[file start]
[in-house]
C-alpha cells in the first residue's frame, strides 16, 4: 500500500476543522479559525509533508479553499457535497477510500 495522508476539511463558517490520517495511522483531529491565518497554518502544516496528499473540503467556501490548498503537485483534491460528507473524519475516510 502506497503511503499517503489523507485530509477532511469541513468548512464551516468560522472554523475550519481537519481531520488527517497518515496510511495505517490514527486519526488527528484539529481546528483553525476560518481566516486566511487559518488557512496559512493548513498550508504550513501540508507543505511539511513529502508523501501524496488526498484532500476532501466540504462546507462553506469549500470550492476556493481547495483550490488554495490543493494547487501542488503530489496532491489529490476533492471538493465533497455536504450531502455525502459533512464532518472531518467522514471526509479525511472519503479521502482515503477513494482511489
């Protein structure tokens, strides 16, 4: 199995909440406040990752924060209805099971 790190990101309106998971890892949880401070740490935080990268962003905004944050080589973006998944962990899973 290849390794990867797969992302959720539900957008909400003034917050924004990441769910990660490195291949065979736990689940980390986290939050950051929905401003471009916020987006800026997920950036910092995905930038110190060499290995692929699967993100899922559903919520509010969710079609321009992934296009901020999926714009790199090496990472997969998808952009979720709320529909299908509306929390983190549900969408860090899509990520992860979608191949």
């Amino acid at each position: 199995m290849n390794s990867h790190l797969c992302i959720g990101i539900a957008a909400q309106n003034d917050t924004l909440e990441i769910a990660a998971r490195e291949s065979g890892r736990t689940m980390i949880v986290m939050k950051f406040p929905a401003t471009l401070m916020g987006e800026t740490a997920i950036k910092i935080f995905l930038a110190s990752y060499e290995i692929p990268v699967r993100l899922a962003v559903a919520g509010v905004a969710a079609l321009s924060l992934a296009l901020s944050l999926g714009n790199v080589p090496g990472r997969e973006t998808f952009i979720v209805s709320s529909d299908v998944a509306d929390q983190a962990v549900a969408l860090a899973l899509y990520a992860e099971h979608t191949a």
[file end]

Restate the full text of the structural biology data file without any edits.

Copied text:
[in-house]
C-alpha cells in the first residue's frame, strides 16, 4: 500500500476543522479559525509533508479553499457535497477510500 495522508476539511463558517490520517495511522483531529491565518497554518502544516496528499473540503467556501490548498503537485483534491460528507473524519475516510 502506497503511503499517503489523507485530509477532511469541513468548512464551516468560522472554523475550519481537519481531520488527517497518515496510511495505517490514527486519526488527528484539529481546528483553525476560518481566516486566511487559518488557512496559512493548513498550508504550513501540508507543505511539511513529502508523501501524496488526498484532500476532501466540504462546507462553506469549500470550492476556493481547495483550490488554495490543493494547487501542488503530489496532491489529490476533492471538493465533497455536504450531502455525502459533512464532518472531518467522514471526509479525511472519503479521502482515503477513494482511489
């Protein structure tokens, strides 16, 4: 199995909440406040990752924060209805099971 790190990101309106998971890892949880401070740490935080990268962003905004944050080589973006998944962990899973 290849390794990867797969992302959720539900957008909400003034917050924004990441769910990660490195291949065979736990689940980390986290939050950051929905401003471009916020987006800026997920950036910092995905930038110190060499290995692929699967993100899922559903919520509010969710079609321009992934296009901020999926714009790199090496990472997969998808952009979720709320529909299908509306929390983190549900969408860090899509990520992860979608191949």
């Amino acid at each position: 199995m290849n390794s990867h790190l797969c992302i959720g990101i539900a957008a909400q309106n003034d917050t924004l909440e990441i769910a990660a998971r490195e291949s065979g890892r736990t689940m980390i949880v986290m939050k950051f406040p929905a401003t471009l401070m916020g987006e800026t740490a997920i950036k910092i935080f995905l930038a110190s990752y060499e290995i692929p990268v699967r993100l899922a962003v559903a919520g509010v905004a969710a079609l321009s924060l992934a296009l901020s944050l999926g714009n790199v080589p090496g990472r997969e973006t998808f952009i979720v209805s709320s529909d299908v998944a509306d929390q983190a962990v549900a969408l860090a899973l899509y990520a992860e099971h979608t191949a």